DIRTY SOUTH YOGA FEST
Reaching New HeightsBy Paul Chen
“Starting today, I’m 100 percent self-employed!” Jessica Murphy, founder of the Dirty South Yoga Fest, was happy with her achievement. Her full-time gig as project manager for a web design firm had allowed her to pursue the Yoga Fest as her passion project. Now she is dedicating all her time to the fifth annual event, which is set for July 20 to 22.
And it’s paying off. Since the Southeast Yoga Conference will not be held this year, the Dirty South Yoga Fest is now Atlanta’s only homegrown event, making it the most tangible manifestation of the city’s yoga community.
Will Murphy return to web design after the festival? That depends. This moment feels like a possible turning point to her, she says. The festival has grown in three ways: First, it has expanded from just one day to a whole weekend. Second, it is offering 50 unique classes, up from 27 last year. And third, it’s offering a VIP experience that will include lounge access, lunch, a choice between a massage or a reading, and a swag bag.
Gina Minyard, an Atlanta yoga teacher and co-director of the intown studio Yoga Collective who will teach at this year’s festival, has watched it evolve through the years. Beyond the expansion of offerings, Minyard has noticed “a maturing of its execution, a natural evolution of streamlining and refining.”
But the biggest factor in deciding whether Murphy becomes a full-time producer of the Dirty South Yoga Festival is whether another kind of expansion is realized: launching a second festival, in New Orleans.
Earlier this year, Murphy traveled to “The Big Easy” to explore holding a festival there.
Encouraged by an overflowing positive response, she is now scouting area venues and hopes to announce a fall date for Dirty South New Orleans.
Murphy was in the midst of her 200-hour teacher-certification program when the seed idea for the Dirty South Yoga Fest was planted in her mind.
“Part of my homework assignment was to take classes from a variety of different instructors, to get exposure to multiple styles,” says Murphy. “The range of teaching styles and abilities and levels was really eye-opening to me, and I felt like I wanted to learn from all these people. At the same time, in conversations with them, I also noticed a desire for them to have more connection to other people in the yoga world.”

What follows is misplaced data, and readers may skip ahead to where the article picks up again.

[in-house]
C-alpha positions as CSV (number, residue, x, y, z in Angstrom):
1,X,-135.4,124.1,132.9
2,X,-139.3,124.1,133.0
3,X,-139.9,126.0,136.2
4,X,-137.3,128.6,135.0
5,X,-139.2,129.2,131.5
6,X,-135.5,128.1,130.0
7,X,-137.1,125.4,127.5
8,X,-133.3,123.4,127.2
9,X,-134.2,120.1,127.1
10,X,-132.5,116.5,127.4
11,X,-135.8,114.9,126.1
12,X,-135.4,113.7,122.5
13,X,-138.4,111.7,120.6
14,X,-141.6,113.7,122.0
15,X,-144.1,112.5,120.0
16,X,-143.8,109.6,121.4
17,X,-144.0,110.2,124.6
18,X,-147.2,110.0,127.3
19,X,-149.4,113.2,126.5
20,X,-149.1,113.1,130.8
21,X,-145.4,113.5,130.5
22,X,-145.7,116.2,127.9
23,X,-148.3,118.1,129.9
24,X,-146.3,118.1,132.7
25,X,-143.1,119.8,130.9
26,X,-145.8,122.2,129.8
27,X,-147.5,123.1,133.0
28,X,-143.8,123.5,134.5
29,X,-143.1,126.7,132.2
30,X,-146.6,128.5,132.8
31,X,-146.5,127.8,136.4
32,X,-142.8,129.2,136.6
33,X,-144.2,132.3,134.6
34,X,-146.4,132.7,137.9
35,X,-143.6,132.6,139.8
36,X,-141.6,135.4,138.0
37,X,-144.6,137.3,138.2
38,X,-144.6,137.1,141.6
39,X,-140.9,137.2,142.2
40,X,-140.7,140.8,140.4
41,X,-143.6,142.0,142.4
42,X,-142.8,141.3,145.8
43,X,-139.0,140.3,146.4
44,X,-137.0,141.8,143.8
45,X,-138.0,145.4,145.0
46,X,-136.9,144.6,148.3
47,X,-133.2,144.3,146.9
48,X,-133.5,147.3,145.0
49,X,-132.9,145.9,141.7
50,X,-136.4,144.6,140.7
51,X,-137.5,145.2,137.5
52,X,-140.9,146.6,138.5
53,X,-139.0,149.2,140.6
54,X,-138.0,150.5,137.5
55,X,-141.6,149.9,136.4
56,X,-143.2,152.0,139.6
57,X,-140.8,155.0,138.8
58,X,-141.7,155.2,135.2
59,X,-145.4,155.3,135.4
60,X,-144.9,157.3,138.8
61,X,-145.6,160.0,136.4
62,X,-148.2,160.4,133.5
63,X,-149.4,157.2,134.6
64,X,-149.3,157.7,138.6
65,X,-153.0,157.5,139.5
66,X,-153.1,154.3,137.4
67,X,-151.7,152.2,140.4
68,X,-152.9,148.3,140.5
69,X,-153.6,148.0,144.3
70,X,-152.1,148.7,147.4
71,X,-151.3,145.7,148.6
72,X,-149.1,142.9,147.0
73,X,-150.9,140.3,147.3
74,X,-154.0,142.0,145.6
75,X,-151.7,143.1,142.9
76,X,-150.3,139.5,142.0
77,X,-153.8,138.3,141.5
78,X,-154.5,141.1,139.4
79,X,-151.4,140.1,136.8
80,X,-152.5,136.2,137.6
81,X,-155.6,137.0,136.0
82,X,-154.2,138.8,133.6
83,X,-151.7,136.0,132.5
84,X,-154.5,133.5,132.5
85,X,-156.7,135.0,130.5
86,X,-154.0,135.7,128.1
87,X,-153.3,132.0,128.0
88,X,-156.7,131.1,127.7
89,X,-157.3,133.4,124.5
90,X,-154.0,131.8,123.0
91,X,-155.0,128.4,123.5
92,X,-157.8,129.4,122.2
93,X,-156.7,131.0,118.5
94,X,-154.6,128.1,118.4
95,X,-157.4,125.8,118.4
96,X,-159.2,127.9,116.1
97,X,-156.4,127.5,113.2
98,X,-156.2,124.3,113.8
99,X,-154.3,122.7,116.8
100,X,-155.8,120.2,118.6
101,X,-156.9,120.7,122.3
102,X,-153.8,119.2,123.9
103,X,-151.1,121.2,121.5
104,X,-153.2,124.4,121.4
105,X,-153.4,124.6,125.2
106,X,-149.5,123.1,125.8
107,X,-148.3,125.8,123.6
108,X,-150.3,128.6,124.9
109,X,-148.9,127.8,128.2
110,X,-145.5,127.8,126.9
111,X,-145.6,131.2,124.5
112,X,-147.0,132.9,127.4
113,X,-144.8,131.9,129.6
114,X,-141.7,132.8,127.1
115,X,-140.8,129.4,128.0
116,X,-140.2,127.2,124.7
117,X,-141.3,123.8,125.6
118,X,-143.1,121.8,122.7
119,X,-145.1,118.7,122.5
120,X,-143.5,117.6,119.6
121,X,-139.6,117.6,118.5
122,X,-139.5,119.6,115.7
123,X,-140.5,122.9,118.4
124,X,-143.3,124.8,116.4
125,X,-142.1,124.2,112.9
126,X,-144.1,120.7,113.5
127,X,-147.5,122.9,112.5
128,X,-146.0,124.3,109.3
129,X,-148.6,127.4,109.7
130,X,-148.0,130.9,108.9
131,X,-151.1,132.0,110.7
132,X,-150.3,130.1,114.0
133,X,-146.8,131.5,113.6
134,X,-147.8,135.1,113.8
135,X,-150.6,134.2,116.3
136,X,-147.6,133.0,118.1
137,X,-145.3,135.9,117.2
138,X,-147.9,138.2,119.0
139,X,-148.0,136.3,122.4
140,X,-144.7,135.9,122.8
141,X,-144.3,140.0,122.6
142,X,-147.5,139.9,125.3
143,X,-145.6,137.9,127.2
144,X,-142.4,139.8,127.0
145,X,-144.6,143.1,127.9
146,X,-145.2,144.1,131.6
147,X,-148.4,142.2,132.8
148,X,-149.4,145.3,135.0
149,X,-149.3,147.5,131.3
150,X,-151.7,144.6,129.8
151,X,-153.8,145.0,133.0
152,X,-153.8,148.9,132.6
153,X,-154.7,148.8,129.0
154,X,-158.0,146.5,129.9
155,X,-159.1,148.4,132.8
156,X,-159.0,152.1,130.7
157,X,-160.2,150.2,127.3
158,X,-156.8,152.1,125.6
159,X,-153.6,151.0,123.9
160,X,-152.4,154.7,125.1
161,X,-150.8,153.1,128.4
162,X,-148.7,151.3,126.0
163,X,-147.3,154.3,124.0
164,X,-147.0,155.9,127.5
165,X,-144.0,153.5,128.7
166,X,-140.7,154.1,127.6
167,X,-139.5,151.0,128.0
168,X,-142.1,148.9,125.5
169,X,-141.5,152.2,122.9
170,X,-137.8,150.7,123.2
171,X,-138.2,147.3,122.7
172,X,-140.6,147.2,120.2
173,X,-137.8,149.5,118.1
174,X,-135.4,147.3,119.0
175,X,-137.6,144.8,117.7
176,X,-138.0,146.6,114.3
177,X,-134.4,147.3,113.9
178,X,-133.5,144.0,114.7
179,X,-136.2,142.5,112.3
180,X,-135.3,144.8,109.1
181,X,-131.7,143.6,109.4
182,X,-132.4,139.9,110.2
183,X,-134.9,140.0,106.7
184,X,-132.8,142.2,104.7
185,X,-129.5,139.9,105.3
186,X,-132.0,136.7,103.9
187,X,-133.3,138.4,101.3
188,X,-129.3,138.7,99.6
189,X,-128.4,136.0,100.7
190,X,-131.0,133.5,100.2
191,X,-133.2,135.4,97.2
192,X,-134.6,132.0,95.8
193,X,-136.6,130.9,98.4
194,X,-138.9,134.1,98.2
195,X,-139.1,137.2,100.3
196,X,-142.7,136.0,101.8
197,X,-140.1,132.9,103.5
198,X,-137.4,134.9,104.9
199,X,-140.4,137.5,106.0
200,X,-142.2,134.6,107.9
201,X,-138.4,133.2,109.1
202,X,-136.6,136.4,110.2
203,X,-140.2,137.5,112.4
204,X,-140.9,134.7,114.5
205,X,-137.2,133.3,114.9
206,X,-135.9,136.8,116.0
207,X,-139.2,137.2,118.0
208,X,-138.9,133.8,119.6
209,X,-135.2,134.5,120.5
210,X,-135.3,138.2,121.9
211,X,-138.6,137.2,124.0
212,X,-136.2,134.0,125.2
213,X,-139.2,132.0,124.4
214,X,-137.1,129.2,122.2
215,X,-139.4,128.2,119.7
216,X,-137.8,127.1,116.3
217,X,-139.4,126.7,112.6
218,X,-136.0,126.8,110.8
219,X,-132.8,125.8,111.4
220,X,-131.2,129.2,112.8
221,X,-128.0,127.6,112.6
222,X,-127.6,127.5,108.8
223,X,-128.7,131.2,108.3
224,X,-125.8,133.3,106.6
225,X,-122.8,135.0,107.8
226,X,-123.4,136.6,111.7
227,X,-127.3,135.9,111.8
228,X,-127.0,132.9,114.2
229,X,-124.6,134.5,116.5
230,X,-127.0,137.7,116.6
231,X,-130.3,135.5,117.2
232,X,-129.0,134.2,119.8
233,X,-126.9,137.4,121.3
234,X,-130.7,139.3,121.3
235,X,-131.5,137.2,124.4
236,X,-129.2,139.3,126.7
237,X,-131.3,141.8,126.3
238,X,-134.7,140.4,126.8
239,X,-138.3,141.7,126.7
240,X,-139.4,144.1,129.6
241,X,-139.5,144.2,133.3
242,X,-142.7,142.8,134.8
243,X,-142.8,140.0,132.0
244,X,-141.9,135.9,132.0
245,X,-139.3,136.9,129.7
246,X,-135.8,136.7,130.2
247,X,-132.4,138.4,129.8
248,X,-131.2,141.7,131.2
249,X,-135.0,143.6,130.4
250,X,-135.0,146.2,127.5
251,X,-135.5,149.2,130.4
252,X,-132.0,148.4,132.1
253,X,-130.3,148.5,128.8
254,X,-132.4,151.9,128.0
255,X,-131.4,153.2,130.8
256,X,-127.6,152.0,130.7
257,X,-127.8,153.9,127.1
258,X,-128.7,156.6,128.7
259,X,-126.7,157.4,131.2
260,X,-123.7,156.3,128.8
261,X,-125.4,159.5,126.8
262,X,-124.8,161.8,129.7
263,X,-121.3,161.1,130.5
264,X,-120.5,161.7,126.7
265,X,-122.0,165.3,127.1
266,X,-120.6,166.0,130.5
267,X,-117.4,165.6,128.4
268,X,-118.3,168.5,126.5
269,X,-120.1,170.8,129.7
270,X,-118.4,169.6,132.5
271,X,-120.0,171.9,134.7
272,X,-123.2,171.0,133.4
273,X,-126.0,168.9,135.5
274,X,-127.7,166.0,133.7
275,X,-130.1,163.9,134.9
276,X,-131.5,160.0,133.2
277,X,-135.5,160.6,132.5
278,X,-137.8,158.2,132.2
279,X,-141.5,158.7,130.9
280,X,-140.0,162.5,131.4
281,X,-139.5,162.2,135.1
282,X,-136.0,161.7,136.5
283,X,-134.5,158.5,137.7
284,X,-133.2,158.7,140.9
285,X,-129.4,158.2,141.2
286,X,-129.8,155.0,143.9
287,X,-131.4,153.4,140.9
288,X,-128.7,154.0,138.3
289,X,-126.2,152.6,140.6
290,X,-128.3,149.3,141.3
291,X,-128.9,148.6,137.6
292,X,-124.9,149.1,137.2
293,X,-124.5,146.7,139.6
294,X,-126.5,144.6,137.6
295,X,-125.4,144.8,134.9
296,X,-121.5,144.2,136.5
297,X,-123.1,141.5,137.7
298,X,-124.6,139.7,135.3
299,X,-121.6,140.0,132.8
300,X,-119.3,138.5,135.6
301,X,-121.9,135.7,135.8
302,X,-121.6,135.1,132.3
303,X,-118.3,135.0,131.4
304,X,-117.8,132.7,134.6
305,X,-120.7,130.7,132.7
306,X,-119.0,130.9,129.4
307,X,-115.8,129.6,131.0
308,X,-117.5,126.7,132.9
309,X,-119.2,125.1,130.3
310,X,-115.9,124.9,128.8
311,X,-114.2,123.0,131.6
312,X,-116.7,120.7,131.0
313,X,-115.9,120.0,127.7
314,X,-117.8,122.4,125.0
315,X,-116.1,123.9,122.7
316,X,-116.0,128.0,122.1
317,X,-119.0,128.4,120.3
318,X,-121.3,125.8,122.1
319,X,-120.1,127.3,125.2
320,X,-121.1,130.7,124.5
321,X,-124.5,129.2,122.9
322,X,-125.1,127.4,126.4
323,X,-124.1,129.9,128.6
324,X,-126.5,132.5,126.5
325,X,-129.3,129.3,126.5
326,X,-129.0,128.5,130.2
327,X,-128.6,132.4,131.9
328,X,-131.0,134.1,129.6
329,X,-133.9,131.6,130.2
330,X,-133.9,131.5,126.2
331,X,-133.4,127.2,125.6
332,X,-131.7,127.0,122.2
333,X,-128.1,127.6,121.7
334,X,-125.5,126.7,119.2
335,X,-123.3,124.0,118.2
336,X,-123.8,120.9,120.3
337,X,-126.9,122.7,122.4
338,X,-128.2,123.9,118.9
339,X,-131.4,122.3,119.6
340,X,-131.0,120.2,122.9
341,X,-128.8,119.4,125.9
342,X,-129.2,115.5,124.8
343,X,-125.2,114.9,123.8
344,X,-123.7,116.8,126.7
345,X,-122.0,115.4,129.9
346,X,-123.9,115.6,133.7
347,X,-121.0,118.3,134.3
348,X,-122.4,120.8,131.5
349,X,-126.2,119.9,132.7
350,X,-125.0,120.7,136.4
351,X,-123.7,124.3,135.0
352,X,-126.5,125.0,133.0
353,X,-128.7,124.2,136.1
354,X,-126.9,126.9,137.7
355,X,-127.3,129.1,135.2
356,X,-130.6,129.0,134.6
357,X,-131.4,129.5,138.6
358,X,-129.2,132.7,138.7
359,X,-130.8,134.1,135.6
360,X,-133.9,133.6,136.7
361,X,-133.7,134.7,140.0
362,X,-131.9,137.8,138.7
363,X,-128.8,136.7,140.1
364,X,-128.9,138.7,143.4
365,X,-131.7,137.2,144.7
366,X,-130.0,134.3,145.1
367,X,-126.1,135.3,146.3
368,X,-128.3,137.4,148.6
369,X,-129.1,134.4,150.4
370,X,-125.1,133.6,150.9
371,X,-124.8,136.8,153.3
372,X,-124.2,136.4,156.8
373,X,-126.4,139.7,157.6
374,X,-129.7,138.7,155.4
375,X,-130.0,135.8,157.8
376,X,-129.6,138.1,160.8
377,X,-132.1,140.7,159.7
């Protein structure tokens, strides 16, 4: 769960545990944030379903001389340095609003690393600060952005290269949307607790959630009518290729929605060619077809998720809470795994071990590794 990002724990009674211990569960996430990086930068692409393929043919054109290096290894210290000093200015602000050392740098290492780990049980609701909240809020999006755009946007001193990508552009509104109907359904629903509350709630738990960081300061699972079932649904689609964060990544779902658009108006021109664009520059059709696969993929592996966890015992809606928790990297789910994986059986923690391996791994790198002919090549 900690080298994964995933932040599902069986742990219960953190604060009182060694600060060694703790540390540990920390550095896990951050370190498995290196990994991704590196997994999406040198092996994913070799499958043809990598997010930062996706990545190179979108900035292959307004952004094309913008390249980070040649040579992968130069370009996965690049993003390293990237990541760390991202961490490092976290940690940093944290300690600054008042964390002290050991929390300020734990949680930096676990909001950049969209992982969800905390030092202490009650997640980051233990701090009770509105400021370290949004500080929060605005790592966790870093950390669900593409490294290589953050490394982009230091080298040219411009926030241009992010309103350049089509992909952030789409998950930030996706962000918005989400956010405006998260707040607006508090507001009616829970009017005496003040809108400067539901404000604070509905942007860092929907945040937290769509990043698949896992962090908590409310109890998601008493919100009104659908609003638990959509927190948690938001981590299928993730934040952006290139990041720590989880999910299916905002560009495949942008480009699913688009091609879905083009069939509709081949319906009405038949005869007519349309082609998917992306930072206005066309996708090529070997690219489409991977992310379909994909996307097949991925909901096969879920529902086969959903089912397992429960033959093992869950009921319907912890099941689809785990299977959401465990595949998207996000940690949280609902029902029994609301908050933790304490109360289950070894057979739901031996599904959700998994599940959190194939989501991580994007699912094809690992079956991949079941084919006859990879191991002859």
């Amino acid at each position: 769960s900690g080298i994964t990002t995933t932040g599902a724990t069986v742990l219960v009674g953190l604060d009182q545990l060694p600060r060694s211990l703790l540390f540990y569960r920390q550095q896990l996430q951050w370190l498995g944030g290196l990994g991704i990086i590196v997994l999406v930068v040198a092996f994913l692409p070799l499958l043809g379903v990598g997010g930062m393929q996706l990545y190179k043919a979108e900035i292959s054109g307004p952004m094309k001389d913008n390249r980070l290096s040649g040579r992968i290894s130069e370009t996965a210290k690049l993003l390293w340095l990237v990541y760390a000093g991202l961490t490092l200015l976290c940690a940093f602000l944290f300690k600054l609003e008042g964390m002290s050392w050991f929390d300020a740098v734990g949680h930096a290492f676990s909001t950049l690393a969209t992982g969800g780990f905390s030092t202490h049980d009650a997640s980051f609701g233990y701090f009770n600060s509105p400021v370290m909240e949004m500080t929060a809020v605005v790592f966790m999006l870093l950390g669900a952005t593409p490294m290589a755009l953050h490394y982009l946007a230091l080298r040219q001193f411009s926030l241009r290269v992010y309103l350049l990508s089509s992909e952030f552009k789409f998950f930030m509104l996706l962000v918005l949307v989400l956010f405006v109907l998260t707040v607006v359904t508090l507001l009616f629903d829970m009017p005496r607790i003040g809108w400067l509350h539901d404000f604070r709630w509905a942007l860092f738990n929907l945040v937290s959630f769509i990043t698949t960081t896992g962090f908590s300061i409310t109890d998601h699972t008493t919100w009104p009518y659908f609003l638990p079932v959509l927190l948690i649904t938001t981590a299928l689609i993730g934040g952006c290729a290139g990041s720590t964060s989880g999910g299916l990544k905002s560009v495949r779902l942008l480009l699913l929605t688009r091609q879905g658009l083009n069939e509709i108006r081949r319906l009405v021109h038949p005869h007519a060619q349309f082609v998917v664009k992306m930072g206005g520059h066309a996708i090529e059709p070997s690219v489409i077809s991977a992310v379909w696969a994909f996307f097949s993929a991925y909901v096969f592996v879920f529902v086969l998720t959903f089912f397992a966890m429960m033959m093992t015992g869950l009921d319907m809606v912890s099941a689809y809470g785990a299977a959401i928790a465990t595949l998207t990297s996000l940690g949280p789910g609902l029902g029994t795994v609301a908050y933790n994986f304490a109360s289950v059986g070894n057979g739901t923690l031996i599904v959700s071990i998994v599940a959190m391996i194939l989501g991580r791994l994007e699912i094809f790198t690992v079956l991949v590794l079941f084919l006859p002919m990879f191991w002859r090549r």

Murphy knew she wanted to bring people together, and she was surprised when nearly all the teachers she asked agreed to teach in 2014, the first year the festival opened to the public.
“My hope was that I wouldn’t have a dead silent room! But we ended up selling out our first year, and I was completely shocked,” says Murphy.
Their sold-out attendance in 2014 brought 200 attendees. But the class schedule was aggressive: 32 classes spread over four afternoon time slots, and a party afterward. In contrast, last year’s attendance was 550, and this year’s maximum capacity is 800 to 1000.
After several successful years producing these events, Murphy still possesses a childlike wonder around her creation: “I’m constantly surprised that people are coming back. I sometimes have to pinch myself just to believe that people want to be part of this vision.”
Community Connection The festival features a fundraising effort for a local yoga nonprofit, Cultivate Union. It includes the Om Project, an art auction that takes place online during the month of July and concludes at the festival on Sunday, July 22.
Founded by local teacher Rachelle Knowles less than two years ago, Cultivate Union partners with other businesses to “offer weekly trauma-informed yoga classes for individuals experiencing hardships including homelessness and the disease of addiction.” It also helps people create a new life after being subjected to human trafficking and sex exploitation.
Says Knowles, “Dirty South is a representation of our vision to bring folks across the Atlanta yoga community together, to know each other, to practice and learn together. I think people can feel that when they’re at the festival—that it’s made with them in mind.”
Building community, after all, motivated Murphy since the beginning. “The community connection is something that I’m always seeking, and I think most people are seeking it as well,” she says.
The Dirty South Yoga Fest, July 20-22. Friday kick-off party at Monday Night Garage, 933 Lee St SW, 30310. Saturday and Sunday classes at Loudermilk Conference Center, 40 Courtland Street NE, 30303. Prices range from $35 to $325. See DirtySouthYogaFest.com.